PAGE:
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Effective Width of Insulated Sandwich Panels with Flexible FRP Shear Connectors Considering Partial Degree of Composite Action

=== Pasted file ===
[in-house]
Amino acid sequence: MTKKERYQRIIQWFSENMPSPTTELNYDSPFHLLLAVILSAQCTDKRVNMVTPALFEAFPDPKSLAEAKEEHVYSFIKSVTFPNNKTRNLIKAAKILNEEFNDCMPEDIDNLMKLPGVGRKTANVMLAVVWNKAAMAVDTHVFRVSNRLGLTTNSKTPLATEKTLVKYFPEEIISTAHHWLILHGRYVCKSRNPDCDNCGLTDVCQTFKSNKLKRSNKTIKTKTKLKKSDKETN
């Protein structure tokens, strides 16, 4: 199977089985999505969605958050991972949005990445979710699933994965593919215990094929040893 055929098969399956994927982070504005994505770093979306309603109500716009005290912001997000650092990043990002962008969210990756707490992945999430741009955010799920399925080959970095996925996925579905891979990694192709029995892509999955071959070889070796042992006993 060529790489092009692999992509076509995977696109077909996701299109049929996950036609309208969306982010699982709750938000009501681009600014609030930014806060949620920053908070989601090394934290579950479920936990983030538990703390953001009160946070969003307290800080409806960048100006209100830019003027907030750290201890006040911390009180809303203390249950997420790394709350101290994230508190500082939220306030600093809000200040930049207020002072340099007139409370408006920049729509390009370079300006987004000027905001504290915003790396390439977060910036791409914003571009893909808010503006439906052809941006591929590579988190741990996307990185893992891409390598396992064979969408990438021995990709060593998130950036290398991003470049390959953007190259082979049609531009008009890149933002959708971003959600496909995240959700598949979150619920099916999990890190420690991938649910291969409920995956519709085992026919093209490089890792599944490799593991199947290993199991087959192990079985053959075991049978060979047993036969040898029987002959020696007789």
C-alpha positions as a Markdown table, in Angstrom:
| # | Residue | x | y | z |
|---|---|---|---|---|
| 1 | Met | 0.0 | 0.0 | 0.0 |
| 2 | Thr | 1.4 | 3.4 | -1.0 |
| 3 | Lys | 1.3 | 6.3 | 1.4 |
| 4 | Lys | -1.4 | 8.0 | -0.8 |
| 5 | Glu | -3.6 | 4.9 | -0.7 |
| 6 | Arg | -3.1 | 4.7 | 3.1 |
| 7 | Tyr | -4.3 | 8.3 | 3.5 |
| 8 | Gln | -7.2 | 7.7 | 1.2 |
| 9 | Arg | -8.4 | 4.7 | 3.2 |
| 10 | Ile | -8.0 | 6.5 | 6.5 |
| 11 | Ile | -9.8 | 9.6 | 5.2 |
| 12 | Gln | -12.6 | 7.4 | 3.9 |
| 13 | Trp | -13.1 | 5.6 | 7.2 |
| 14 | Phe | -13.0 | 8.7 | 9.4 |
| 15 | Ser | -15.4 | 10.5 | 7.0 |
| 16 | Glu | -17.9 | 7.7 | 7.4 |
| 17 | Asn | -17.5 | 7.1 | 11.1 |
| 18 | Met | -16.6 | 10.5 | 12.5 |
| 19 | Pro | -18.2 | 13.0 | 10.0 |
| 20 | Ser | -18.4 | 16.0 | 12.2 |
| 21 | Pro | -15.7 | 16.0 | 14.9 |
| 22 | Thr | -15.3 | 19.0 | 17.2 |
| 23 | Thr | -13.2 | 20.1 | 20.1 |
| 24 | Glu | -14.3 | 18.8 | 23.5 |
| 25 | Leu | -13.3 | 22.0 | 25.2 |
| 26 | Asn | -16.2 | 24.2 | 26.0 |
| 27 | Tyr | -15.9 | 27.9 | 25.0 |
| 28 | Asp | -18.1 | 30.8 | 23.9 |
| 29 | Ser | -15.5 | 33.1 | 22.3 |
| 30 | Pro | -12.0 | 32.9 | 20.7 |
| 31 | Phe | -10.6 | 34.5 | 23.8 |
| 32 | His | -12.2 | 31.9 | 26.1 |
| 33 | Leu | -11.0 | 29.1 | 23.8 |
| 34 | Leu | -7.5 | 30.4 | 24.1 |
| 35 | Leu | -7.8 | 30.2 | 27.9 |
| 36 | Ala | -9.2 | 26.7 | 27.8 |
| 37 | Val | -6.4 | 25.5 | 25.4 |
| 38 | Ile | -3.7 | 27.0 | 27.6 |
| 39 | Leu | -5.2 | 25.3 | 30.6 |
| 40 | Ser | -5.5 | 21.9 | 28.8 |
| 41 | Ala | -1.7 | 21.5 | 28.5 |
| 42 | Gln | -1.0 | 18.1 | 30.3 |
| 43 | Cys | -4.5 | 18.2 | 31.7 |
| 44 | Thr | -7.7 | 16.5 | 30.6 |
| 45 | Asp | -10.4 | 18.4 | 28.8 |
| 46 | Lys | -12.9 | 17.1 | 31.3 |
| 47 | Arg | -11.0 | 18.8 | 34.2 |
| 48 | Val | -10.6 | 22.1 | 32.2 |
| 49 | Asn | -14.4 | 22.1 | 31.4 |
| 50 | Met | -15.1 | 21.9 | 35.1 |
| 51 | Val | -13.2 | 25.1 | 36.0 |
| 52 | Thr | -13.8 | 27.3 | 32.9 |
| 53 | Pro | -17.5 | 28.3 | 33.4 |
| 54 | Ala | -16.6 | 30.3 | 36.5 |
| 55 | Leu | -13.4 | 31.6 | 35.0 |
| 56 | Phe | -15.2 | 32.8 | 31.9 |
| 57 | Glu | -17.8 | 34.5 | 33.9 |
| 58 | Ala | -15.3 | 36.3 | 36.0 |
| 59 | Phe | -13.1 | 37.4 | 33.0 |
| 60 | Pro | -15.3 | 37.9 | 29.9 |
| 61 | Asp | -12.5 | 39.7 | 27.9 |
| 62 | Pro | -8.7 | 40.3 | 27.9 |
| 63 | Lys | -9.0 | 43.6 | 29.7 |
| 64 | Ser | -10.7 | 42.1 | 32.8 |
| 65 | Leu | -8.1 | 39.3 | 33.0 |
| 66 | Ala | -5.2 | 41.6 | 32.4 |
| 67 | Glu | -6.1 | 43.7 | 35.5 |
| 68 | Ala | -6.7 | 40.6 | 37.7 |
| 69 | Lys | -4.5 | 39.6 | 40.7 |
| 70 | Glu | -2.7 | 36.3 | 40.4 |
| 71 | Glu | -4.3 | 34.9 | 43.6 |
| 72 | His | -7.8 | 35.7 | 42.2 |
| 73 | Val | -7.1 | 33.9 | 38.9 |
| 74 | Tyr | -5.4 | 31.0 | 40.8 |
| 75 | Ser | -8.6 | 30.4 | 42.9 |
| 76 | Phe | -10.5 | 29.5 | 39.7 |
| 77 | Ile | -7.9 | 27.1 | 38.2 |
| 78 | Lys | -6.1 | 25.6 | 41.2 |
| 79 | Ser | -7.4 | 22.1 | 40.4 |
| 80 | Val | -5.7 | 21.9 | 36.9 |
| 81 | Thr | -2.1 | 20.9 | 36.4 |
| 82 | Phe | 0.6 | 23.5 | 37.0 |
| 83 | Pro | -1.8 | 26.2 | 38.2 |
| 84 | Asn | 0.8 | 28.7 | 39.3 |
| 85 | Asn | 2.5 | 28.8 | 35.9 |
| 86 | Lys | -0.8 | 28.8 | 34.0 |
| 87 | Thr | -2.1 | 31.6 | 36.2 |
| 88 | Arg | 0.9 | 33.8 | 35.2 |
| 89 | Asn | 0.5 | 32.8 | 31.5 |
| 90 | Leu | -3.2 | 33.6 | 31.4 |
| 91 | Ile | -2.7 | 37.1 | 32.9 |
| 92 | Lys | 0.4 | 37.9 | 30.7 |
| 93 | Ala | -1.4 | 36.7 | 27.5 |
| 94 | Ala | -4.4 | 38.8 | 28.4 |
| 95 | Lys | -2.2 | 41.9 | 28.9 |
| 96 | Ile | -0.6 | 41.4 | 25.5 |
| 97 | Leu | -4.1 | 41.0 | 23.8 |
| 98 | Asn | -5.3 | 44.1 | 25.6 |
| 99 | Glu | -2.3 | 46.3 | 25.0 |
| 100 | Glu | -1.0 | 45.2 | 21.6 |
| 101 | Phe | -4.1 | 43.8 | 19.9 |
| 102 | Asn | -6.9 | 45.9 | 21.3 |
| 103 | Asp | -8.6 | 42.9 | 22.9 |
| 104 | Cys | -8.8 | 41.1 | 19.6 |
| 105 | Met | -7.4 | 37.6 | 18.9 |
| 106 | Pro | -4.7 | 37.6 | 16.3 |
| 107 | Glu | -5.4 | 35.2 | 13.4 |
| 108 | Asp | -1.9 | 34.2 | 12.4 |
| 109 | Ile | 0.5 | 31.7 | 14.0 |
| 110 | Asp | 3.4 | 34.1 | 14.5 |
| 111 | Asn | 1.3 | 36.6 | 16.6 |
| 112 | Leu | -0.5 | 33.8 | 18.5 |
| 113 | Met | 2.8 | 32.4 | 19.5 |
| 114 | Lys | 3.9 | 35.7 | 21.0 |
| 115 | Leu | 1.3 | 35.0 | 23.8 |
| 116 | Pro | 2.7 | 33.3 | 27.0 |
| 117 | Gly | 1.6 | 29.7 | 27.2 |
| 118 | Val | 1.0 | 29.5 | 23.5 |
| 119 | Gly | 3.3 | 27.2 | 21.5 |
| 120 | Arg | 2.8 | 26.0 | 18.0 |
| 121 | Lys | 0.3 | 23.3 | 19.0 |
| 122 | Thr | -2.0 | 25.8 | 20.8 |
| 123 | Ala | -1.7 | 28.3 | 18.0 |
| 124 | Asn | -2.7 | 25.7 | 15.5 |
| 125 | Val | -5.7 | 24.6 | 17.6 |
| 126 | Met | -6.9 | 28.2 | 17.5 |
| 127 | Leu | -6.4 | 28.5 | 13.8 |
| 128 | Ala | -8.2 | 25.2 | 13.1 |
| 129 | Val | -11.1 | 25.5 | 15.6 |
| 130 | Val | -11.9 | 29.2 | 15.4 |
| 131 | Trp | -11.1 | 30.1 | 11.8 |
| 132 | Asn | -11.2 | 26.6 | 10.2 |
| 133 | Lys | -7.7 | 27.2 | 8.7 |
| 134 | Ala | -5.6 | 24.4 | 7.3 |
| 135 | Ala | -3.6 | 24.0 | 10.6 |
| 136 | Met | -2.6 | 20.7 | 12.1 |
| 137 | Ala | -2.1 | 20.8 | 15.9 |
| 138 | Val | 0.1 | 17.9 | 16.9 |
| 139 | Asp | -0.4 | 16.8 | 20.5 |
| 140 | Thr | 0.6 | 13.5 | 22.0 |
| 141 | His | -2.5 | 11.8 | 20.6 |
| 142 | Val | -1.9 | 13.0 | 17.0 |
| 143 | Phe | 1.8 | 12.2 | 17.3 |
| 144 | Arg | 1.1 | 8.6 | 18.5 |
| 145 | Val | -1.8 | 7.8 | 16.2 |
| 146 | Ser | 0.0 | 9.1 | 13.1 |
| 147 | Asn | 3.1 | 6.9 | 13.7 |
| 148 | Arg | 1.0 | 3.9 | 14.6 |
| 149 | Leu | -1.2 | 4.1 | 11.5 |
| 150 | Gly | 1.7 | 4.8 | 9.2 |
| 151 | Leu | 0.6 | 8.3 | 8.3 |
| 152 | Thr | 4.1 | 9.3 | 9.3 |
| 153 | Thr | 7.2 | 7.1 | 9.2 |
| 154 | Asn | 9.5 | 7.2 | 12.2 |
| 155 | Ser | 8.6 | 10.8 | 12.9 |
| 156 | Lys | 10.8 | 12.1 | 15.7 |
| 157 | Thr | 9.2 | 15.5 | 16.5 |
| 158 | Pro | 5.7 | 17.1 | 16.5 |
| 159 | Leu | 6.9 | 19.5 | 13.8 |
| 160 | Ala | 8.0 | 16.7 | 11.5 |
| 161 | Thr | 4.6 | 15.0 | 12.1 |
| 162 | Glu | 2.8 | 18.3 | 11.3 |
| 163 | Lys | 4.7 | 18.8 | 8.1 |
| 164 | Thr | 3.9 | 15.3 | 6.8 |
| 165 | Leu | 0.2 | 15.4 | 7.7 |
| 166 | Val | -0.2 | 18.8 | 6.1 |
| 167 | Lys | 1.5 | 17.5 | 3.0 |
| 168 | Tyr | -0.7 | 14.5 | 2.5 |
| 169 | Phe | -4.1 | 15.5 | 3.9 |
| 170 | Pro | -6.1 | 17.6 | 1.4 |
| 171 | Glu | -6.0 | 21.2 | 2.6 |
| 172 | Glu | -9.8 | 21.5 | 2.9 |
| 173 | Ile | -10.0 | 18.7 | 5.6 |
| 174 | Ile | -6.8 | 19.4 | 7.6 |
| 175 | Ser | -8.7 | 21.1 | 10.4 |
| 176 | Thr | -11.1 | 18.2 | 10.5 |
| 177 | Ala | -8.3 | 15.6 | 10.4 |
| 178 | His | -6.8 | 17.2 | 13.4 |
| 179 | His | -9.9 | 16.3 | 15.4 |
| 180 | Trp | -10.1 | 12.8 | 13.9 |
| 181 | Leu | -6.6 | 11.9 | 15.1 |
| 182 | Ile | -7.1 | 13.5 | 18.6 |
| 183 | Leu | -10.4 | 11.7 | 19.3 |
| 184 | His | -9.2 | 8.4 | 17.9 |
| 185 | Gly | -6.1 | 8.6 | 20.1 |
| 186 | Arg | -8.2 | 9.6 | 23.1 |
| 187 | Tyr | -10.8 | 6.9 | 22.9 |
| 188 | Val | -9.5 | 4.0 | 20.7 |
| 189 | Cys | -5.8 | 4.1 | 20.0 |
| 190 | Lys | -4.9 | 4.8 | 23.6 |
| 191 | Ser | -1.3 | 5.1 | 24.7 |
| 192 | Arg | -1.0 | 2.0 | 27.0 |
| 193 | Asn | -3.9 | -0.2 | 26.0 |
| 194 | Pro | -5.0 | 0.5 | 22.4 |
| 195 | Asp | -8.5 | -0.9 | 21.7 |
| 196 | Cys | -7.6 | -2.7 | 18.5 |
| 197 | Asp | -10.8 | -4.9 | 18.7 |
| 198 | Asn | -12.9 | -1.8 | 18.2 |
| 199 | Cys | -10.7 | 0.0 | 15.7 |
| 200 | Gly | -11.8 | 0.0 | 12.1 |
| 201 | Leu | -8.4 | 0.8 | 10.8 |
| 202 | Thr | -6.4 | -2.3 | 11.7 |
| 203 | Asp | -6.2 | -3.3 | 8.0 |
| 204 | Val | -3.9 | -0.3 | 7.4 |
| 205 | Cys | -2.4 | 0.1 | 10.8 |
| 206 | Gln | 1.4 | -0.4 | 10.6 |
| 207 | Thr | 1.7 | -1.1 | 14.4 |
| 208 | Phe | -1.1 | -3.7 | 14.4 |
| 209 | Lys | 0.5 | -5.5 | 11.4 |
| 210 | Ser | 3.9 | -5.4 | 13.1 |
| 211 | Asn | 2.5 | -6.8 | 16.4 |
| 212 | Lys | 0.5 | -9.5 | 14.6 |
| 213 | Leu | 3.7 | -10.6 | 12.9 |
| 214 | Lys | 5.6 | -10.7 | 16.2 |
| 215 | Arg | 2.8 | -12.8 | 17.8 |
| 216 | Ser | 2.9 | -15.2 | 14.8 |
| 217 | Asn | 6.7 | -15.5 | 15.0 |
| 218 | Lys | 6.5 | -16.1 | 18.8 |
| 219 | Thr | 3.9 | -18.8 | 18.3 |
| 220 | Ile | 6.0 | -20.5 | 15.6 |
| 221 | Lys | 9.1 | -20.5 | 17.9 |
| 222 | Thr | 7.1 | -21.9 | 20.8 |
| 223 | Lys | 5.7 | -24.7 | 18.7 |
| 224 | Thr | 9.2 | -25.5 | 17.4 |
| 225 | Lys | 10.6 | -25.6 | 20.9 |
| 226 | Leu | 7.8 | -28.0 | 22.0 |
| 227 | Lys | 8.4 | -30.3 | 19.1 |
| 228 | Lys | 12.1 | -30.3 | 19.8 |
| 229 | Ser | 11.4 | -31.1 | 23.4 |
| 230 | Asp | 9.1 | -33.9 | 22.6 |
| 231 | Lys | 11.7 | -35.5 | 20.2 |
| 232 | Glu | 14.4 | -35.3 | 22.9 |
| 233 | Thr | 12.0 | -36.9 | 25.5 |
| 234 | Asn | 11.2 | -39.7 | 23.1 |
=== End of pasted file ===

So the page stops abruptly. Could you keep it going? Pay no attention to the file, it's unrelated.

Insulated sandwich panels consist of two layers of wythe separated by a foam insulation. Many different types of connectors have been used in the past to connect the two wythes, including steel ties, wire trusses, bent wires, truss-shaped connectors, and solid concrete zones. In recent year, fiber-reinforced polymer (FRP) materials, in both truss and mesh configurations, have begun to be incorporated as shear connectors, as they have a thermal conductivity about 14% that of steel, and can significantly reduce thermal bridging. Until now, there is no effective guidelines for the design of these panels. Generally, they are treated as rectangular beams, which is not reasonable since the longitudinal stress over the wythe section is non-uniform due to the in-plane shear flexibility of the wythe, which is called shear lag effect. Effective flange width has been used to describe the shear lag effect for a deck-ongirder composite beam system, reducing a three dimensional behavior of the composite beam system to the analysis of a T-beam section with a reduced width of deck. This paper extends the concept of effective flange width to insulated concrete sandwich panels. A shear lag model is firstly developed to study the sandwich panel system, where partial Degree of Composite Action (DCA) due to flexible FRP shear connector is considered. The analytical model is then verified through close correlations between finite element and analytical results for a concrete sandwich panel with FRP shear connectors. Next, a parametric study is conducted using the analytical model to study the effects of deck stiffness and aspect ratio on effective flange width. Finally, a simplified method is proposed to calculate effective width.

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